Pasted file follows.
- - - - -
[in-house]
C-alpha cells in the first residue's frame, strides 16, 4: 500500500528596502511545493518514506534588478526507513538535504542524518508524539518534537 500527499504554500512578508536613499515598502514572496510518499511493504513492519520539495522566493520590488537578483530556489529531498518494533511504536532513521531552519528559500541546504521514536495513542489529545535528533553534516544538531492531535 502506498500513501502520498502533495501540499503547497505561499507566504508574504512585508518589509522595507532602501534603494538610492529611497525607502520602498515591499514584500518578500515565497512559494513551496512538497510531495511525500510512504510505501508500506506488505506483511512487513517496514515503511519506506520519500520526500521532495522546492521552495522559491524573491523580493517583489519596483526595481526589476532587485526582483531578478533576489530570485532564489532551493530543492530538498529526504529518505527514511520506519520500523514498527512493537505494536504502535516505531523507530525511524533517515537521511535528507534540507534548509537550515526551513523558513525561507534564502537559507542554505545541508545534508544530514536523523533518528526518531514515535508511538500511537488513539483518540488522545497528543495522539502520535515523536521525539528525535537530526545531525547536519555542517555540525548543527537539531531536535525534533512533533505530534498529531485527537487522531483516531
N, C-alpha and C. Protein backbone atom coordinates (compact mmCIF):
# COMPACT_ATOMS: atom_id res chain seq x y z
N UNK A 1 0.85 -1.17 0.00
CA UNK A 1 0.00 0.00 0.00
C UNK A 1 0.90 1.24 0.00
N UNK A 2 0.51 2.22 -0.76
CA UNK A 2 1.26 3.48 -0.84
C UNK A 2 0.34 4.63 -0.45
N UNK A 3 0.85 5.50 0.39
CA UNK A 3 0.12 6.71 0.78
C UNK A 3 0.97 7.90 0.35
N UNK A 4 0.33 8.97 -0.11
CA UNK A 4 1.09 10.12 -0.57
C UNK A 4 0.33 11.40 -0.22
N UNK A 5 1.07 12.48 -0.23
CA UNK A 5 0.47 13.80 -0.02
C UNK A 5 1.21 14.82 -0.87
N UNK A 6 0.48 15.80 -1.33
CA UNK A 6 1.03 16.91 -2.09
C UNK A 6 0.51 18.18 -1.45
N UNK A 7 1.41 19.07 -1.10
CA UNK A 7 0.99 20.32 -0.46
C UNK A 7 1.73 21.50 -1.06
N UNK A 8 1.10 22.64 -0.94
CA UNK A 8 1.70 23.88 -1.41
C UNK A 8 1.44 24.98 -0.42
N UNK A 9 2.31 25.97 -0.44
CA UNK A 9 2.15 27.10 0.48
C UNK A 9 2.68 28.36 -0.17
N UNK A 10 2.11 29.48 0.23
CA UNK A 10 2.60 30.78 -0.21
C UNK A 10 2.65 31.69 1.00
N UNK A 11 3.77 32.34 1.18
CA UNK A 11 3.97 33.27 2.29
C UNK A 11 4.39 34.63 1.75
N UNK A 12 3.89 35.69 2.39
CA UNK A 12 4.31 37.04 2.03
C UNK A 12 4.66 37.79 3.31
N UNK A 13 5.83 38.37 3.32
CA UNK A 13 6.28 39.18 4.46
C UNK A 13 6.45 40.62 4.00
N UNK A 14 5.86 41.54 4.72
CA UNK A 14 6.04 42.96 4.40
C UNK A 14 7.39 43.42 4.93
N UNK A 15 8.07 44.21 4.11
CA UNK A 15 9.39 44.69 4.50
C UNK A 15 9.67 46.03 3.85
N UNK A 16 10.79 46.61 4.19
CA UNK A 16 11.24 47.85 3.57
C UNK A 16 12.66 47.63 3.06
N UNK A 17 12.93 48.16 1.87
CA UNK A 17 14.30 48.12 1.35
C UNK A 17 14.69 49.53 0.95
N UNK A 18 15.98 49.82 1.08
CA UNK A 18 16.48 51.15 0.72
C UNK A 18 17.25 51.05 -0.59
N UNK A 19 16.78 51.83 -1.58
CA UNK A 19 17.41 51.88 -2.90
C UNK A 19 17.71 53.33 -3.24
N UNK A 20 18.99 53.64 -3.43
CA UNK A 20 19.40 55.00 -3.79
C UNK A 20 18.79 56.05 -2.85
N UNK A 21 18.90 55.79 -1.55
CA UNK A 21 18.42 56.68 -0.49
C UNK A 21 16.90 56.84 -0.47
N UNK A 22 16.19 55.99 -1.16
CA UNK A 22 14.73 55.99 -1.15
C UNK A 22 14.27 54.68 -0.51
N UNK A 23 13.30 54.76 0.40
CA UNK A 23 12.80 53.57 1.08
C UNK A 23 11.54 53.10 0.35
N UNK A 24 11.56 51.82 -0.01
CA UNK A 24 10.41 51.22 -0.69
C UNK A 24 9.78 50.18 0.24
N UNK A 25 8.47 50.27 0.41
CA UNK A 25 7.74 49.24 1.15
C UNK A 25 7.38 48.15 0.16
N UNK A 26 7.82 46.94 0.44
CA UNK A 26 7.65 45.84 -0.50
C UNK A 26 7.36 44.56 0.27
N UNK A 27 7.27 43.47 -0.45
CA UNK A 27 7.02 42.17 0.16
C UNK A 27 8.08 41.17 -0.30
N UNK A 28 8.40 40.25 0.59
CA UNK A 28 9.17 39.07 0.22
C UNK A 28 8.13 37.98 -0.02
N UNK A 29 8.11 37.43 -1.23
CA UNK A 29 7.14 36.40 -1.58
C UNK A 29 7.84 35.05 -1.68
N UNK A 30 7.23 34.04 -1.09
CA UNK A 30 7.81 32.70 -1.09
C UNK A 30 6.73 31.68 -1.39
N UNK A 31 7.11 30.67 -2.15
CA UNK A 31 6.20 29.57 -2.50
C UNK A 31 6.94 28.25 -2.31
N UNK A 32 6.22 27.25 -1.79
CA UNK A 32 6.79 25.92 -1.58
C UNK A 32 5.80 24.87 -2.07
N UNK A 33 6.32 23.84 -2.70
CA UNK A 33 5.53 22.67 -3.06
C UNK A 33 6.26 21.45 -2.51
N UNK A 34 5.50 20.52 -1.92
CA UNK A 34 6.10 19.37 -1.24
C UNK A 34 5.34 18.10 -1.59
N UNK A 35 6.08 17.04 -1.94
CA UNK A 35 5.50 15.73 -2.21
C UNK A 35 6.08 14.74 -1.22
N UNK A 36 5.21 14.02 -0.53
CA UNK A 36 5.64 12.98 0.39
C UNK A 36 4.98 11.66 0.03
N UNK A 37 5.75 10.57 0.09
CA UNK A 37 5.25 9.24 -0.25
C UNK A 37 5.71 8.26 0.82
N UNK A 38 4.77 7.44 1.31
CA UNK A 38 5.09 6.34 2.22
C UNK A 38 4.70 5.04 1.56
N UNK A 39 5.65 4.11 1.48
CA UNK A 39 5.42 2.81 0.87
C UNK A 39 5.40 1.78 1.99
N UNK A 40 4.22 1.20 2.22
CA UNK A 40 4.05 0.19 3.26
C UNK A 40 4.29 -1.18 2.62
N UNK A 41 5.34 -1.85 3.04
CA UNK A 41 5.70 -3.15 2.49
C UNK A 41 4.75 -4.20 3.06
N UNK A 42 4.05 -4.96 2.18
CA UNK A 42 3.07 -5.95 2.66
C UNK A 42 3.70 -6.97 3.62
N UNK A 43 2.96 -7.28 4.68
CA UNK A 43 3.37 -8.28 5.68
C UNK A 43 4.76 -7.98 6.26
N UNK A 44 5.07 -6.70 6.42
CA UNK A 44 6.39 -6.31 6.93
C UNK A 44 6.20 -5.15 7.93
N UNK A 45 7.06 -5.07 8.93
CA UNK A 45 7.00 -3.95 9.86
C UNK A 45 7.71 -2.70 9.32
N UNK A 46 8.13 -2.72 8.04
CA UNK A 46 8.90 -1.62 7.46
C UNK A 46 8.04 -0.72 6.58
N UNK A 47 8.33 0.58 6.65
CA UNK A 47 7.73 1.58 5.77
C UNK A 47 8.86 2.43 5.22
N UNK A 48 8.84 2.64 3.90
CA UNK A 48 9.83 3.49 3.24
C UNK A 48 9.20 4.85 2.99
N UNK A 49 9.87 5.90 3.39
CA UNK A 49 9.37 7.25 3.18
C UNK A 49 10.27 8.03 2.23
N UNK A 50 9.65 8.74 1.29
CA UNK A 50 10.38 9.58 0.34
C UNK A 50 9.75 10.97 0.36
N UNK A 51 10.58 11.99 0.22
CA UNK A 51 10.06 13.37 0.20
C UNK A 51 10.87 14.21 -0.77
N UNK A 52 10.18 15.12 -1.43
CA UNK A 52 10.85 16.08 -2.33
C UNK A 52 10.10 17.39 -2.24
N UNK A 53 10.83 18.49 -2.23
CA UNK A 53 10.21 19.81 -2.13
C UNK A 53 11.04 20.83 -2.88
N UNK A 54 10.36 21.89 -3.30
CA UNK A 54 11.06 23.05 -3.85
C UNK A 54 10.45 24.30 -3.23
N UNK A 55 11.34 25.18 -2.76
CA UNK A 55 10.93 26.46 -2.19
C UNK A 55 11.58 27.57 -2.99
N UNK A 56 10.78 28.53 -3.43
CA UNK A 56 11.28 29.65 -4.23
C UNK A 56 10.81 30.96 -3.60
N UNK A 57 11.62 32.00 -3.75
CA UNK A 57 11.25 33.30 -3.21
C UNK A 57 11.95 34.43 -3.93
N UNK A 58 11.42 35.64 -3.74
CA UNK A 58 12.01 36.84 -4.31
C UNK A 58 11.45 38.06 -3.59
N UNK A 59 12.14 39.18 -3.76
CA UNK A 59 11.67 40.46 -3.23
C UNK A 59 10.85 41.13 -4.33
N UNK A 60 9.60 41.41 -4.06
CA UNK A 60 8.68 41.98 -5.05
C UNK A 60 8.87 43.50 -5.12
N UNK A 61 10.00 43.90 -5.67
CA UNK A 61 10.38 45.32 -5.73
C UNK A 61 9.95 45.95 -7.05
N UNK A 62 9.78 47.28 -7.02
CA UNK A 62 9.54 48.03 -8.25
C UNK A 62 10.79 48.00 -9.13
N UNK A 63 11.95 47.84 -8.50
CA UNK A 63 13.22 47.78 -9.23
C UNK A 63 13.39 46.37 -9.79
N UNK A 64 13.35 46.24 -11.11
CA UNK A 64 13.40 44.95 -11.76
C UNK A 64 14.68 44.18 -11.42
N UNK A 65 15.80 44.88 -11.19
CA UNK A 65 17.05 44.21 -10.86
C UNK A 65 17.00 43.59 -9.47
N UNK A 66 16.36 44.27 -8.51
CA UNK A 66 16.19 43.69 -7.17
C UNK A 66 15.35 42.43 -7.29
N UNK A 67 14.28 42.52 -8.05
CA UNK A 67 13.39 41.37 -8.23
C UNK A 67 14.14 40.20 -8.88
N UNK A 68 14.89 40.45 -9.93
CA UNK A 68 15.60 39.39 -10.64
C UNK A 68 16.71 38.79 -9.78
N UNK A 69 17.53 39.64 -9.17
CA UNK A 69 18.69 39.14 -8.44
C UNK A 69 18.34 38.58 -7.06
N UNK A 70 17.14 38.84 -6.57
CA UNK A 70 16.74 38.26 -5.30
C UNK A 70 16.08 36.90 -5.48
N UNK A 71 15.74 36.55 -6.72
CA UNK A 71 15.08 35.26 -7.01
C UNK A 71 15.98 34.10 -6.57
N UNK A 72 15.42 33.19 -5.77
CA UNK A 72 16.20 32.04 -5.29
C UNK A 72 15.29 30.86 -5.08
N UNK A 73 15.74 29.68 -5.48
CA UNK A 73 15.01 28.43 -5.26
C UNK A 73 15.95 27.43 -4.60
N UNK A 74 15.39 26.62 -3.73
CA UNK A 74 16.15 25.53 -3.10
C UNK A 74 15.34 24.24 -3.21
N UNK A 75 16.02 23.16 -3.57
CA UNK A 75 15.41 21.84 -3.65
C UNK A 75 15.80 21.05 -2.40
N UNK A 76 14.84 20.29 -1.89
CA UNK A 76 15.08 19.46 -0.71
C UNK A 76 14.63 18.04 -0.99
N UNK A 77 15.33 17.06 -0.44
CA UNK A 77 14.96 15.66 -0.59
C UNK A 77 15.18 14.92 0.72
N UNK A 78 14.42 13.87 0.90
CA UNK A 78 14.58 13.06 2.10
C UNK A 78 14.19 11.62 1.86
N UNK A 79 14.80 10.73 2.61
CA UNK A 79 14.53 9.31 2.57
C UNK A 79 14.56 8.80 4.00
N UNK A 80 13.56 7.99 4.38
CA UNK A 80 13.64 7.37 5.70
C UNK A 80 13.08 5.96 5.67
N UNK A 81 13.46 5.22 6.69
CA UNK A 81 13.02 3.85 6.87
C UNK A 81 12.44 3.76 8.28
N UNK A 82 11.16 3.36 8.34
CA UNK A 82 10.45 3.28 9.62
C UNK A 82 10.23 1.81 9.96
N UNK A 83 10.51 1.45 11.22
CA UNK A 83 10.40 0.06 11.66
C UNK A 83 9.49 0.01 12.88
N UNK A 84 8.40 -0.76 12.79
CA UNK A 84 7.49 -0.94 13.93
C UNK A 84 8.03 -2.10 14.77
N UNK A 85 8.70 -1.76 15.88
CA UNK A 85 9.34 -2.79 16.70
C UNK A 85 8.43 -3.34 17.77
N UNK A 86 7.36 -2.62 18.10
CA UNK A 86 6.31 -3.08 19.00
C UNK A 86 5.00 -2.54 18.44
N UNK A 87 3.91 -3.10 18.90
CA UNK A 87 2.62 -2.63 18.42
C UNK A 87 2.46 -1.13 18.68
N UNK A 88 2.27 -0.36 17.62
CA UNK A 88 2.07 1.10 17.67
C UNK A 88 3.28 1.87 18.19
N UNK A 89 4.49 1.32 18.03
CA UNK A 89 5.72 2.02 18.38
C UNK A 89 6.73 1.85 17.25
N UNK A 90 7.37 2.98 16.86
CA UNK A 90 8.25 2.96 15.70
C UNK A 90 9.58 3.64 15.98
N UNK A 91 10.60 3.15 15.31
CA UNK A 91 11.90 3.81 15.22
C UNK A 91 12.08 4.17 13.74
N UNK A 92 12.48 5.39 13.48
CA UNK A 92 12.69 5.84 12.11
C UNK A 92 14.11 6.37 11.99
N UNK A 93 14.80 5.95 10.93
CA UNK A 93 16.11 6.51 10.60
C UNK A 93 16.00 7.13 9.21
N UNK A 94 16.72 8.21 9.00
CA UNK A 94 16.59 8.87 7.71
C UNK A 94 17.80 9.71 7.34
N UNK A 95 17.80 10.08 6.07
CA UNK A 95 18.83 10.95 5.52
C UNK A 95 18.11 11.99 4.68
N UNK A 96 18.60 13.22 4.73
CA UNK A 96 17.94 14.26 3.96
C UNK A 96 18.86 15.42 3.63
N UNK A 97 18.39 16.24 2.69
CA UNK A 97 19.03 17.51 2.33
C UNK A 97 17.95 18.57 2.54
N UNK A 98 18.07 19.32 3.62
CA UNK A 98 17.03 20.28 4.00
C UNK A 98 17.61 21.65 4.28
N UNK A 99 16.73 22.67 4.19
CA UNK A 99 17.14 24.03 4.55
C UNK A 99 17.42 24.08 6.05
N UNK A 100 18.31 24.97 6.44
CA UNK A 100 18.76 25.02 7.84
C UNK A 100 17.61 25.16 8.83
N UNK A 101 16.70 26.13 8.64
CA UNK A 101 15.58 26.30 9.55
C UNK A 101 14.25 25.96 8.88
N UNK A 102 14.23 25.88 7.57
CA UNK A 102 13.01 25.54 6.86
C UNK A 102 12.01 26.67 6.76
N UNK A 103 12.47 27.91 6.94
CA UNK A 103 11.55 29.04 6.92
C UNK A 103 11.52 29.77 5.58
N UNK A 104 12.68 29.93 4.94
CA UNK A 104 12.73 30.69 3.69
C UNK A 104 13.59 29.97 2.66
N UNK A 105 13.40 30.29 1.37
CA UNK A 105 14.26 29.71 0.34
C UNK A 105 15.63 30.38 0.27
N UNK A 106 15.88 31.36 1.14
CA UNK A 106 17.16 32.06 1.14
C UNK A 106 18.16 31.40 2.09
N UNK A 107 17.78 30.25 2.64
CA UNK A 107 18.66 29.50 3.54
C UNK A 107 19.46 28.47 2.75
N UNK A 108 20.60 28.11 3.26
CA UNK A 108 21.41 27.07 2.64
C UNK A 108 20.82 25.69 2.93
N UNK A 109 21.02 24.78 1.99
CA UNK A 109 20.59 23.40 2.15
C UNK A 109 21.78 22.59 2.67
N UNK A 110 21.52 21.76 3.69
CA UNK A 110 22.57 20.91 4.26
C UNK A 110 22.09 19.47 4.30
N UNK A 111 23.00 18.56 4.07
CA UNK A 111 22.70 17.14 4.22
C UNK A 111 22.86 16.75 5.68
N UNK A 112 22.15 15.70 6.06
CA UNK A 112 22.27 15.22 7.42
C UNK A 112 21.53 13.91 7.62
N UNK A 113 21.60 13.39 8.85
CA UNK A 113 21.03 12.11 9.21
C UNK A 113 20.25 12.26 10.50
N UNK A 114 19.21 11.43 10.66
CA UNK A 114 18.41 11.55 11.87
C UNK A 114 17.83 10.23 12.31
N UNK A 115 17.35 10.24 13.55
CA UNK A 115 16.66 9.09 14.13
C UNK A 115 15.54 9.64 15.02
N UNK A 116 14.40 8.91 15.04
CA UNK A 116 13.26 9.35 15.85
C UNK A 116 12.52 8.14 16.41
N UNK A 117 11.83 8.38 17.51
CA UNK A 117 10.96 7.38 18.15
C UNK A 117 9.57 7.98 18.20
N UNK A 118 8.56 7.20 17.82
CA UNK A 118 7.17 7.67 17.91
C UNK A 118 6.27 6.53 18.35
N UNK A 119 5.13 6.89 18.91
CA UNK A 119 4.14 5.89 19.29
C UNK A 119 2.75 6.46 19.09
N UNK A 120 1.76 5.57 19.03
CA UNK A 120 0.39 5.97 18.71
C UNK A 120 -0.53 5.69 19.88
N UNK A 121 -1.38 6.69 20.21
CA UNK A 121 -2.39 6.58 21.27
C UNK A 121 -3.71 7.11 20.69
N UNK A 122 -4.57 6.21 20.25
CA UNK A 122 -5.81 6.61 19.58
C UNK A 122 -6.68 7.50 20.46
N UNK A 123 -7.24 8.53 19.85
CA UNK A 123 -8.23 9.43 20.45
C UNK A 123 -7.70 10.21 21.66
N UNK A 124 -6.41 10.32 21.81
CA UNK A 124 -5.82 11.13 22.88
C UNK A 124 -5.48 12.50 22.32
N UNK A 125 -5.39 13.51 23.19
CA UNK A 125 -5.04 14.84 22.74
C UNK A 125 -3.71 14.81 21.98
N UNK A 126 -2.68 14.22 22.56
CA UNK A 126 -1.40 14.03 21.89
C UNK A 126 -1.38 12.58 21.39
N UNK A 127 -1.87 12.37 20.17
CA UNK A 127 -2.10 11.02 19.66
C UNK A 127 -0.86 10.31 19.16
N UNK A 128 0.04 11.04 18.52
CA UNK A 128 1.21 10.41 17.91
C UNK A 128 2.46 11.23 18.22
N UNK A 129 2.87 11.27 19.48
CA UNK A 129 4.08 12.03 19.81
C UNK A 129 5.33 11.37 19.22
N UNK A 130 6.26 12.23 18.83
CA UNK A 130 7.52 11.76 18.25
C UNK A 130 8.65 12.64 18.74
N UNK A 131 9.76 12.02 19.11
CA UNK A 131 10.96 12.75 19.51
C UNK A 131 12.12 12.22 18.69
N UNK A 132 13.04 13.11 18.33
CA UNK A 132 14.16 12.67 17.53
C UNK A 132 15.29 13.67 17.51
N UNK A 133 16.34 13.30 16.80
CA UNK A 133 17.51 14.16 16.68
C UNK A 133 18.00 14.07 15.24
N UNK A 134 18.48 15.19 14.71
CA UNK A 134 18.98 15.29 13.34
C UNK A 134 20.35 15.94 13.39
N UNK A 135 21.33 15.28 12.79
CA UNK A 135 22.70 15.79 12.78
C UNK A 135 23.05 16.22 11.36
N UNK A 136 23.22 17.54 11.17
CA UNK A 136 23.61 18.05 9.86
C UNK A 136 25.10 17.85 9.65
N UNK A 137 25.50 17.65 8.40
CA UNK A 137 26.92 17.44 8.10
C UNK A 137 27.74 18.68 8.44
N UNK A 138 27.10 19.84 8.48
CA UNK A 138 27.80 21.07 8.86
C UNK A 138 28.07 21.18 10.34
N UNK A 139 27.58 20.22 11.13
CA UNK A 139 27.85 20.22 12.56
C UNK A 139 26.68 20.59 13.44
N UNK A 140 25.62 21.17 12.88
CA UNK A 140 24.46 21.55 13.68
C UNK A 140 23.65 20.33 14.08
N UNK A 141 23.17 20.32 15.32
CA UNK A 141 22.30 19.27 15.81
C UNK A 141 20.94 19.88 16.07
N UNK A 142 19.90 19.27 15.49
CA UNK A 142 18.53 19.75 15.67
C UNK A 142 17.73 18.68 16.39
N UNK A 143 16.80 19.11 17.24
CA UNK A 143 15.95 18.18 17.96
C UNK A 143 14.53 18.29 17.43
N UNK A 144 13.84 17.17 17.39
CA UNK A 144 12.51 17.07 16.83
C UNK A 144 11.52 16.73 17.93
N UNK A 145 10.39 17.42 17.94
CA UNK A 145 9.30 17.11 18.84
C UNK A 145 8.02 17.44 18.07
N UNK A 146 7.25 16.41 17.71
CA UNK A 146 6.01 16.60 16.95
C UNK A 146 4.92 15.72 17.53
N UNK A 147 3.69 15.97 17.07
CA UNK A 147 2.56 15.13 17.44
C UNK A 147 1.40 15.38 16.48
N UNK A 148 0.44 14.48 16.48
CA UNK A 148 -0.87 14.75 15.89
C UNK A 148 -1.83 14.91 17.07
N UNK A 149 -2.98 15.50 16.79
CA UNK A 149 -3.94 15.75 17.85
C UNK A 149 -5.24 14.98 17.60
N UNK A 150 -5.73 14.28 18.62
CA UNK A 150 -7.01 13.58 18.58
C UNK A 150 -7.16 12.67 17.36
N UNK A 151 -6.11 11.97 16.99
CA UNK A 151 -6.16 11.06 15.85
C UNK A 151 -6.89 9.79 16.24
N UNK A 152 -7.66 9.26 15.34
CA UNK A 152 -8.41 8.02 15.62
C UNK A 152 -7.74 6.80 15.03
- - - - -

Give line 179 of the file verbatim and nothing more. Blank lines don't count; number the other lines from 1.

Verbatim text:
N UNK A 59 12.14 39.18 -3.76